Children and Medication – Tips to Help the Medicine Go Down

Among the most agonizing and helpless feelings as a parent comes if your kid is ill and intentionally won’t take the medication you know can make her better. If you are one of those parents and possess a fickle kid who won’t take medication of any type, do not panic. There are a few creative procedures that work.

Children and Medication

My daughter is very sensitive to scents and tastes. It has always been hard for her to take some medication , or even peacefully if it’s any type of odour. The only medicine she’d take as a infant was gripe water since she loved the flavor of it more here. I’ve taken advantage of the during the years and employed it as a help in administering some medications for her like a anti-nauseant or acetaminophen.

Thermometer, Headache, Pain, Pills

Most medications for kids do come in many different tastes and types including liquid, chewable tablets and suppositories. If you locate one isn’t working with your child keep shifting tastes and forms before you find one which he/she will look at taking. Below are a few tips that worked for me and more great ideas from different moms I talked to.

Liquid Medication:

If your kids run each time that they visit the medicine dropper attempt giving the liquid onto a enjoyable spoon which has their favorite character on it. Assess the medication first in the medicine dropper and move it to their preferred spoon. If you do not have a favorite spoon yet select a unique shopping spree and have them pick the spoon out that they enjoy. This places an element of fun in accepting the medication.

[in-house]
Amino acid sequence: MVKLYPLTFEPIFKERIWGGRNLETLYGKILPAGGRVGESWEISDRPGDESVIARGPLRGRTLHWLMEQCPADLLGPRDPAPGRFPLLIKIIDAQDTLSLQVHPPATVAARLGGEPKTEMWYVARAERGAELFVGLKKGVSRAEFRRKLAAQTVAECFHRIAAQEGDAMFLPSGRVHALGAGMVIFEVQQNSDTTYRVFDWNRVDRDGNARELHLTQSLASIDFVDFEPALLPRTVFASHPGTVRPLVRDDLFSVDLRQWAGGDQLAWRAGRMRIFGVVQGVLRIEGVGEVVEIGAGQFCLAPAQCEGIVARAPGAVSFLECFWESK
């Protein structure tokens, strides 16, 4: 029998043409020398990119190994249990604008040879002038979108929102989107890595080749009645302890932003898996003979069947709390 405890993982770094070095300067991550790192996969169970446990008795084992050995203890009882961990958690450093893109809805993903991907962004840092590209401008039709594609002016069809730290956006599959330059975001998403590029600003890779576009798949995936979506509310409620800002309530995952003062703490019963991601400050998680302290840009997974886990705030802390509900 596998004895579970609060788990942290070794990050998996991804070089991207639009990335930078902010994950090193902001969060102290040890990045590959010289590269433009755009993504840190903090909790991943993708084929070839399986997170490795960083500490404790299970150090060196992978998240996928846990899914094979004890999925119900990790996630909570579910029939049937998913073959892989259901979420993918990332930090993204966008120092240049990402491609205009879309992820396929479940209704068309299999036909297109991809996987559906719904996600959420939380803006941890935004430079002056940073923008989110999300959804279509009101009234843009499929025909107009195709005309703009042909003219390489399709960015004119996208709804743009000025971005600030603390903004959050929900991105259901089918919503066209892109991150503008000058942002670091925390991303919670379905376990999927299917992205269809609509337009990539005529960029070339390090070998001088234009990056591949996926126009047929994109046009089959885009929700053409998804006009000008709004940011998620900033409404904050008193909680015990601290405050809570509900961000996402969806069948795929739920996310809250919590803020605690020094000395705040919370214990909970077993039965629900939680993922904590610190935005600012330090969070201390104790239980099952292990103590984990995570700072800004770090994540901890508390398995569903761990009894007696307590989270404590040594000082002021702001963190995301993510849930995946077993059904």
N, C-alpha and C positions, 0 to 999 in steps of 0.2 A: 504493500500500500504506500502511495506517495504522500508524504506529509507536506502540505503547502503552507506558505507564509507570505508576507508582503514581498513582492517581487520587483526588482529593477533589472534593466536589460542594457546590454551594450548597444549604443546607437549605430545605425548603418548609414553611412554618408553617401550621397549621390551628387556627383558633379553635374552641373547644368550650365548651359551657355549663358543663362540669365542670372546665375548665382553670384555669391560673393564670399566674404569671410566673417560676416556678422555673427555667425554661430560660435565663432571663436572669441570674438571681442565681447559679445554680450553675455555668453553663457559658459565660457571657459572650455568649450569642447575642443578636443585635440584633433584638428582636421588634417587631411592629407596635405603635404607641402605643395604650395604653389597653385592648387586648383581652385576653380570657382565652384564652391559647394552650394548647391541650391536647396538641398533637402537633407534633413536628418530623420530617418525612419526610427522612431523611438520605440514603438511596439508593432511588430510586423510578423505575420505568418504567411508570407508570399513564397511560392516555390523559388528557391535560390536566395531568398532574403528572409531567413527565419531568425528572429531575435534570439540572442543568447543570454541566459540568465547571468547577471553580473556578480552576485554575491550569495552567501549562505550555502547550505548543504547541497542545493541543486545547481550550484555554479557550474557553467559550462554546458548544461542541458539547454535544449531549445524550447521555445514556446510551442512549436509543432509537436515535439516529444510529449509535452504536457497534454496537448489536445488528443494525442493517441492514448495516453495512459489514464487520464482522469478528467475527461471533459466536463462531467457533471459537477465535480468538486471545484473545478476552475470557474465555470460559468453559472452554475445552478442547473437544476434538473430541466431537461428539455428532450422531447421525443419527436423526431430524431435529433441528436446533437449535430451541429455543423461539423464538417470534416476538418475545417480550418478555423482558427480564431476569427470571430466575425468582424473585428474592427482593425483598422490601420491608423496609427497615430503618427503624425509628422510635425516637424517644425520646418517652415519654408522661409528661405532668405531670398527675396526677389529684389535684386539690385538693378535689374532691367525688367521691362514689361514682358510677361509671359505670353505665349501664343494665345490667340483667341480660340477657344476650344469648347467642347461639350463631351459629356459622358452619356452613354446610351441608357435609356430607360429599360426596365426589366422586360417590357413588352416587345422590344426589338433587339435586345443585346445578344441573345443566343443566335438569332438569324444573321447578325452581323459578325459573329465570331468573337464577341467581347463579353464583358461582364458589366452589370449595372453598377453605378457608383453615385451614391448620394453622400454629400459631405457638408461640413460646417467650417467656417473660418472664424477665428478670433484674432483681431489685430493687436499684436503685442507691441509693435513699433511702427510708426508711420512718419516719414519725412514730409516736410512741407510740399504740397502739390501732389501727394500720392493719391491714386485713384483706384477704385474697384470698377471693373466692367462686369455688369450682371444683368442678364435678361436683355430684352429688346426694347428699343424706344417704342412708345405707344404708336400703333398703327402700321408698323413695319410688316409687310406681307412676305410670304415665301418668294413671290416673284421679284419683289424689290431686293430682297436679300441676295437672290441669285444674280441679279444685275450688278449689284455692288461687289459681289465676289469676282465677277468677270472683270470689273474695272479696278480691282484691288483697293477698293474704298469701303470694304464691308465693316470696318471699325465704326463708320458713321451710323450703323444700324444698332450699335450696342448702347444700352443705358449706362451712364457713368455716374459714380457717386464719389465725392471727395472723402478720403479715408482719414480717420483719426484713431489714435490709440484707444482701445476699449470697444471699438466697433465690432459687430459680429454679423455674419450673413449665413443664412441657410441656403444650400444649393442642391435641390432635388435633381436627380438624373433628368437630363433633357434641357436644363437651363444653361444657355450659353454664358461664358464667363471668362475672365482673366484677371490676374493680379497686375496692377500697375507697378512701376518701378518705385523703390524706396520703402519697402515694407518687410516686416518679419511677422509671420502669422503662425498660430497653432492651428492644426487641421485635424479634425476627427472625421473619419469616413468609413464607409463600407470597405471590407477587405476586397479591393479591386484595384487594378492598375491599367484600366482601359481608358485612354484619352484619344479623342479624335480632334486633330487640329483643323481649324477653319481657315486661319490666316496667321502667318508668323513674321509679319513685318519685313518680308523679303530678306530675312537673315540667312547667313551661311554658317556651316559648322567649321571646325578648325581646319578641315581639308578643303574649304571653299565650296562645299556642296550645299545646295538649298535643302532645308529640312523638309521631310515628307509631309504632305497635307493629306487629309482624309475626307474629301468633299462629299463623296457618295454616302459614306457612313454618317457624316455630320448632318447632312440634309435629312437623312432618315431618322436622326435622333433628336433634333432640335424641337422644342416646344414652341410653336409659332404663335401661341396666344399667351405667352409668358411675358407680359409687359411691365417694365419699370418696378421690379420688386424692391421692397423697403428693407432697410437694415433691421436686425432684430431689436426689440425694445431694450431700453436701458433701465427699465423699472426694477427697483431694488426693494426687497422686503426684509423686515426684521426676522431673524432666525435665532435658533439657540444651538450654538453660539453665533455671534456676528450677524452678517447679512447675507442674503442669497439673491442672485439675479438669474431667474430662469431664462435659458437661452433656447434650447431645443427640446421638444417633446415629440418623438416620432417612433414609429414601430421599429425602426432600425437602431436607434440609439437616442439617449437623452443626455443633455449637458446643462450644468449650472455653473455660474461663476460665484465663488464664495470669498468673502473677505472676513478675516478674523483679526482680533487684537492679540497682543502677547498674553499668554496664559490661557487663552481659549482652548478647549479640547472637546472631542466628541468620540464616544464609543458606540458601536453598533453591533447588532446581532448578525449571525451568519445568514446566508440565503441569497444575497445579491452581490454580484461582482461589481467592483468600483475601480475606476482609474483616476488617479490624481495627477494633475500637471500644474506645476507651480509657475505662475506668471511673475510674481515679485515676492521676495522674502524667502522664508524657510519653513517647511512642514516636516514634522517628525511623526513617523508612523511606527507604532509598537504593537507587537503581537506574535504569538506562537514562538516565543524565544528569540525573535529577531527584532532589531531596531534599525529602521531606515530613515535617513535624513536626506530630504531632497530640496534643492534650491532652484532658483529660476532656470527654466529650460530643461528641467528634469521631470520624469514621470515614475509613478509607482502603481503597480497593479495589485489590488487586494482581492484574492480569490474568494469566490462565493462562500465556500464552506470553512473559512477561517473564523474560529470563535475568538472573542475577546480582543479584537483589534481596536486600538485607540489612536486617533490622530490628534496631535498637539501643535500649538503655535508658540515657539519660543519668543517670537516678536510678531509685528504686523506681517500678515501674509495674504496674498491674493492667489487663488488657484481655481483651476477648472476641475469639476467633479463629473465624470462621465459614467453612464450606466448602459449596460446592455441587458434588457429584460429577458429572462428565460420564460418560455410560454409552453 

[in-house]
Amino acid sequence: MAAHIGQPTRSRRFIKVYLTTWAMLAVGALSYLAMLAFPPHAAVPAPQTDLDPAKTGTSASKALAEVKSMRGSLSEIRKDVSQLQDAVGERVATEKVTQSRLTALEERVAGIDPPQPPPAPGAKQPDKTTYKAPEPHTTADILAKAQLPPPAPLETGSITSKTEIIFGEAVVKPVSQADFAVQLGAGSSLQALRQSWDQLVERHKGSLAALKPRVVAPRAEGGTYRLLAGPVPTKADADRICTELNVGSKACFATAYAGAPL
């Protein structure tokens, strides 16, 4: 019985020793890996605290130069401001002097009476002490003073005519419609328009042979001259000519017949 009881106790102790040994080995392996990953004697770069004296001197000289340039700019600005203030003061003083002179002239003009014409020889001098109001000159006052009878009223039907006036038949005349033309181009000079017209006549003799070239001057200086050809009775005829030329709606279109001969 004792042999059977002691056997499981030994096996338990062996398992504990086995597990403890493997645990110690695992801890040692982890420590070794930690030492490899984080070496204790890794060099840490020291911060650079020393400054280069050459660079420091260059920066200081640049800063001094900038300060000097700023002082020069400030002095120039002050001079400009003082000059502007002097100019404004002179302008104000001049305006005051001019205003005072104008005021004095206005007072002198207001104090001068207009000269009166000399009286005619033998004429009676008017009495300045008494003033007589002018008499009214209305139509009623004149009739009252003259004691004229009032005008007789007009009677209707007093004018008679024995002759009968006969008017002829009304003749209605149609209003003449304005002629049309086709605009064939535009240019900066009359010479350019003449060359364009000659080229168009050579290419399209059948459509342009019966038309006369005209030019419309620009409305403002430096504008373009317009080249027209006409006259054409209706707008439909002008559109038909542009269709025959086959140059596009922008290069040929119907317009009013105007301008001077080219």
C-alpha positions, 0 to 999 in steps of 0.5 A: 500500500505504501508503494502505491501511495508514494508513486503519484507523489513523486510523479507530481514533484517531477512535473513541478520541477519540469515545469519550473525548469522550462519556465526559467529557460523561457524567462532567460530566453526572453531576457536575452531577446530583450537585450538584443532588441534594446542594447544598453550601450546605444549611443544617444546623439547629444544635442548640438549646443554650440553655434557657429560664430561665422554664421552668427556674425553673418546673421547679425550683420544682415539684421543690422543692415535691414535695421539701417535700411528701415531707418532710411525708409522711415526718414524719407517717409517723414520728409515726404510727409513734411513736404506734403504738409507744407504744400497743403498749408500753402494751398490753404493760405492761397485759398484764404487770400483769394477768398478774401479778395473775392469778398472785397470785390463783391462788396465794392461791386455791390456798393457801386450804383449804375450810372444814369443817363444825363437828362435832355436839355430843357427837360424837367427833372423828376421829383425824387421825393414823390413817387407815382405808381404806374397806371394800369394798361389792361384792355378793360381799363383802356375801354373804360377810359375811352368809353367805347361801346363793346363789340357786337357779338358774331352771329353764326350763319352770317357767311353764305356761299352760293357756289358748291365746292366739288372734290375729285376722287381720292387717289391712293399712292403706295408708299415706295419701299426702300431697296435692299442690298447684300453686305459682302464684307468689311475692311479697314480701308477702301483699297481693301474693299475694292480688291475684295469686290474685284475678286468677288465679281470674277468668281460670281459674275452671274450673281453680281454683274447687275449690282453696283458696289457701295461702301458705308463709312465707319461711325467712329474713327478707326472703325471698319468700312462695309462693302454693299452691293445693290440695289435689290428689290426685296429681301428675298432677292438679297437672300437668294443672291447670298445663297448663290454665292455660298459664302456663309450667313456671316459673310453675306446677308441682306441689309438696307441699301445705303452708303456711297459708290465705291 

If you’re using the dropper, squeeze the liquid to the side cheek region where they won’t spit it out so readily. The roof of their mouth or around the tongue is extremely sensitive to taste and touch that may cause the kid to gag or spit it out.

  • Sandra, a mom of 2 kids under the age of six, had this thought to share.
  • “My son takes his medication by means of a straw,” she states.
  • Sue has three kids and has difficulty convincing her 10 year-old son to shoot pills.

“He refuses to take tablets and will just take medication in liquid form. This can become quite expensive since he wants to take more of this liquid based on his weight and age.”


Suppositories are tender capsules that melt inserted into the anus. These may be a powerful alternative in case your child is not able to retain anything in the gut. If your child is fearful of this suppositories try mimicking them while he’s asleep. If he’s a heavy sleeper he will not feel something. When he wakes up it is usually following the suppository has been inserted and the one thing left to do would be to comfort him.

Chewable Tablets:

Chewable tablets are very popular for its two – 12 age category. They are available in various flavours and forms like”softchews” that dissolve quickly in the mouth so that the flavor and feel does not linger (or until the child has an opportunity to spit it out!) . To aid with the normal chewable pills try giving your kid a little bit of fruit like strawberry or banana to take care of the pill. For older kids that are learning how to consume pills eating a banana or just taking a teaspoon of mayonnaise then will help slide down it.